[The Brazil Times nameplate] Light Rain Fog/Mist ~ 56°F  
High: 64°F ~ Low: 48°F
Saturday, Apr. 30, 2016

The scoop on turtles

Thursday, June 30, 2011

Almost daily, I seem to cross paths with either a reptile (snakes, lizards and turtles) or an amphibian (frog, toad or salamander).

That is because they are found throughout the United States and they are currently very active due to the warm weather we are experiencing.

There are roughly 260 species of turtle found worldwide, with 18 of them being located in Indiana. They are known as the most primitive living reptile. Within Indiana, turtles are most active during the months of March through October with young hatching in late-summer through early fall.

Turtles can be identified by looking at five specific areas. Those areas include carapace (top of the shell), plastron (bottom of the shell), face, neck and legs.

One turtle that every homeowner should learn to identify is the Eastern Snapping Turtle because of its nasty disposition.

The Eastern Snapping Turtle is known to inhabit a wide range of habitats.

They can be best identified by looking for its large, long saw-toothed tail, small cross-shaped plastron, large head and sharp curved back. If you see a turtle you believe to be an Eastern Snapping Turtle, please leave it alone so that you can prevent it from snapping at you.

There are two softshelled turtles found in Indiana. They are the Eastern Spiny Softshell and the Midland Smooth Softshell.

You can tell these two turtles apart since the Eastern Spiny Softshell turtle has spines on the anterior border of the carapace and their feet have a strong pattern on them.

Some of the other turtles found in Indiana include the Eastern Mud Turtle, Stinkpot, Eastern River Cooter, Midland Painted Turtle, Red-eared Slider, Spotted Turtle, Blanding's Turtle, Northern Map Turtle, False Map Turtle, Ouachita Map Turtle, Eastern Box Turtle and Ornate Box Turtle.

Three of the more common turtles found locally are the Midland Painted Turtle, Eastern Box Turtle and Ornate Box Turtle. You can tell the Eastern Box Turtle from the Ornate Box Turtle by looking at the carapace. The Eastern Box Turtle's carapace is very high and domelike while the Ornate Box Turtle is smaller and flat.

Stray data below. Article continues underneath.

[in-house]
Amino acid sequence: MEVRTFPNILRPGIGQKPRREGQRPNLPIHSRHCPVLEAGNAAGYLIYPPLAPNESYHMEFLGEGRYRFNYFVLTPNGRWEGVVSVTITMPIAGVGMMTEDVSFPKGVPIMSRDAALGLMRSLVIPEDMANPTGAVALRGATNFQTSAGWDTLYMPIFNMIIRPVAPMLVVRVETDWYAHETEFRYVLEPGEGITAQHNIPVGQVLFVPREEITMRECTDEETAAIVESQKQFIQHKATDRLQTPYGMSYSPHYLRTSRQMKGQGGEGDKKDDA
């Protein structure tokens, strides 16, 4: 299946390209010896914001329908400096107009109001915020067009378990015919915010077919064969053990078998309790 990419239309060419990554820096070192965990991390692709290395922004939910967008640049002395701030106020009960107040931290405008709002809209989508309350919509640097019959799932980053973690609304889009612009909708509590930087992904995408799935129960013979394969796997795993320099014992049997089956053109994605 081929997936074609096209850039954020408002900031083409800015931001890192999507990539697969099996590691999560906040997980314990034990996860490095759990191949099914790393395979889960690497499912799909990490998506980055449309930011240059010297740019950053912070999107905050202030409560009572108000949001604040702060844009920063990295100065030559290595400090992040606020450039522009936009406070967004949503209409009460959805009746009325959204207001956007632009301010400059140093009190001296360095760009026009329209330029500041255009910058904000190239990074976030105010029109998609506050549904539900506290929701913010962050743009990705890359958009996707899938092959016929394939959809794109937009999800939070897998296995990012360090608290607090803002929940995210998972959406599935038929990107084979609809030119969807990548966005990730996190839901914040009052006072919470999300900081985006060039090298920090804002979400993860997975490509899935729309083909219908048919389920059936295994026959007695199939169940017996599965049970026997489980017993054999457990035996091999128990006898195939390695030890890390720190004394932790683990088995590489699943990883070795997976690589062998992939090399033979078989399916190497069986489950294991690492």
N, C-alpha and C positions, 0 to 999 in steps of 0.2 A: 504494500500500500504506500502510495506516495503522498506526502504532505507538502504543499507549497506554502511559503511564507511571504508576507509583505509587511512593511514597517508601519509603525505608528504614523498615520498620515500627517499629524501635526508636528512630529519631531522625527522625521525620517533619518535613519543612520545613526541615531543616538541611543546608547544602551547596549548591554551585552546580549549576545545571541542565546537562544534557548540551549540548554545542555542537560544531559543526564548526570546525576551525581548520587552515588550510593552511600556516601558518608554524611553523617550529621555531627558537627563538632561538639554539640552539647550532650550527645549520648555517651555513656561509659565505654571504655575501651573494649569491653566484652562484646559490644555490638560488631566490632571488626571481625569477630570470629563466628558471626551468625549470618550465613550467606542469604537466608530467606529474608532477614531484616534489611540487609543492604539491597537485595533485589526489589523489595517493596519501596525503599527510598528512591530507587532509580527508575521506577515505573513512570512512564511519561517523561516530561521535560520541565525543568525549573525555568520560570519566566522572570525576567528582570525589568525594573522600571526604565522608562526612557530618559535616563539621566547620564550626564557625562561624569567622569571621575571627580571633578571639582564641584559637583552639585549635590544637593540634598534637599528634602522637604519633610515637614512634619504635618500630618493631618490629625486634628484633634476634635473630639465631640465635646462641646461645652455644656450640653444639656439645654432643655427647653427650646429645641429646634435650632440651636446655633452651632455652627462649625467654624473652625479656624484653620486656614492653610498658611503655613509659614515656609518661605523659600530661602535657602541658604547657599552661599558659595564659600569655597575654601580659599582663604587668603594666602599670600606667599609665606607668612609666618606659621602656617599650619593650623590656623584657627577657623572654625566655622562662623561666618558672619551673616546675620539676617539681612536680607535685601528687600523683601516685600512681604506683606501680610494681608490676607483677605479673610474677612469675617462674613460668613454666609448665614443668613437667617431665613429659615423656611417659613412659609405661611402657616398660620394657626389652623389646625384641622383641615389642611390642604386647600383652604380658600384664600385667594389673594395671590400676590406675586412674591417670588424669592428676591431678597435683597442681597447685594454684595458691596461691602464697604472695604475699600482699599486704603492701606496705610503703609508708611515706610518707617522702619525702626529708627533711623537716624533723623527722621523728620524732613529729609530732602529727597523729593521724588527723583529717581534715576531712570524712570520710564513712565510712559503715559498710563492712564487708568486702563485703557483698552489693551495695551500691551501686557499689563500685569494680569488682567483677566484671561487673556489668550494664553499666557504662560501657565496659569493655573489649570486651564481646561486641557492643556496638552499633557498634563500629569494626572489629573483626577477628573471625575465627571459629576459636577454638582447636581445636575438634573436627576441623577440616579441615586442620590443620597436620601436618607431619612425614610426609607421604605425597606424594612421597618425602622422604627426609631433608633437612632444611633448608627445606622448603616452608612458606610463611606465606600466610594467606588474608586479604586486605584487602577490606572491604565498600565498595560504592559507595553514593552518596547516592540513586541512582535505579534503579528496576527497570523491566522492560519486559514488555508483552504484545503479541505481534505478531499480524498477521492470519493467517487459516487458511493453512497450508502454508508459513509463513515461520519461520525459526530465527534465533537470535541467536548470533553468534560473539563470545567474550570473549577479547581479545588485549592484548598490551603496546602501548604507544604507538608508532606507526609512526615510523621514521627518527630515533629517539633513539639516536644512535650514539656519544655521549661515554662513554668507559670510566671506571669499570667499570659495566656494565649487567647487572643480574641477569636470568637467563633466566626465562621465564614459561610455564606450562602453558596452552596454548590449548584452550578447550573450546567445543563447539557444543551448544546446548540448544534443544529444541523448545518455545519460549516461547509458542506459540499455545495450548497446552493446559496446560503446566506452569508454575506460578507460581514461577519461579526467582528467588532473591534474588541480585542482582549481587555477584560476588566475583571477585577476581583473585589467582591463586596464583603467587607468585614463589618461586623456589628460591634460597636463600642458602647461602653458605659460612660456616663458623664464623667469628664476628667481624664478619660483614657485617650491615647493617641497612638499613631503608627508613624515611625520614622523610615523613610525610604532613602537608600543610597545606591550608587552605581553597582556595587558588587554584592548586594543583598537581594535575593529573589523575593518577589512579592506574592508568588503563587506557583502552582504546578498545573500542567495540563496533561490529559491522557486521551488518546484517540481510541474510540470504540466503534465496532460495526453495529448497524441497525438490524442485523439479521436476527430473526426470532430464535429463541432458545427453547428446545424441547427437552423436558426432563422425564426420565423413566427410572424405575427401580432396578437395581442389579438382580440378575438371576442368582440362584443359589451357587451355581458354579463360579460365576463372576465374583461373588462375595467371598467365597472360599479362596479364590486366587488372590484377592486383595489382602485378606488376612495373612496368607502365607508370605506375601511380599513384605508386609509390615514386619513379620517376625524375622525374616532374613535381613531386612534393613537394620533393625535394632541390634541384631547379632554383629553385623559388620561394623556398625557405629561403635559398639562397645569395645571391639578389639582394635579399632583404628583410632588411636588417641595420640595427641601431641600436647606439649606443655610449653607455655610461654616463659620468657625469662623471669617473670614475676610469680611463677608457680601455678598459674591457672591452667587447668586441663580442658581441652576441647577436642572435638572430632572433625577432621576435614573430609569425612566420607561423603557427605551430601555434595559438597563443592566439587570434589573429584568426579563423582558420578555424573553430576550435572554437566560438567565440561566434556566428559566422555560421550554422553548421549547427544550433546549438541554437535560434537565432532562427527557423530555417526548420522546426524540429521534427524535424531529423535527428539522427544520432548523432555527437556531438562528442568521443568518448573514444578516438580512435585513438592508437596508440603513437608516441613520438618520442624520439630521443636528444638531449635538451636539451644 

Like all reptiles native to Indiana, turtles are protected by law.

Legally, to collect and possess reptiles and amphibians in Indiana, you must have a hunting or fishing license if you are 17 or older (unless you are collecting on your own farmland).

There are bag and possession limits established for reptiles and amphibians. It is important to note that no Eastern Box Turtles may be taken from the wild in Indiana due to their decline in population.

If you would like more information about turtles, consider purchasing the Purdue Extension publication, FNR-243, titled, "Turtles of Indiana." This publication is 63 pages long and contains information about identification, distribution and ecology.

You can purchase a copy of this publication by contacting your local Purdue Extension Office or by calling 1-888-398-4636. This publication does cost $10 plus shipping and handling.

As always, if you have any questions or would like information on any agriculture, horticulture, or natural resource topic, then please contact your local Purdue Extension Office at 448-9041 in Clay County or 812-829-5020 in Owen County, or reach me directly at smith535@purdue.edu. Purdue University is an equal opportunity/equal access/affirmative action institution.

Upcoming opportunities available to you through Purdue Extension include:

* July 15 -- Clay County Open Class Projects Due,

* July 16 -- Owen County Open Class Flowers are entered,

* July 16-23 -- Clay County 4-H Fair, and

* July 17-24 -- Owen County 4-H Fair.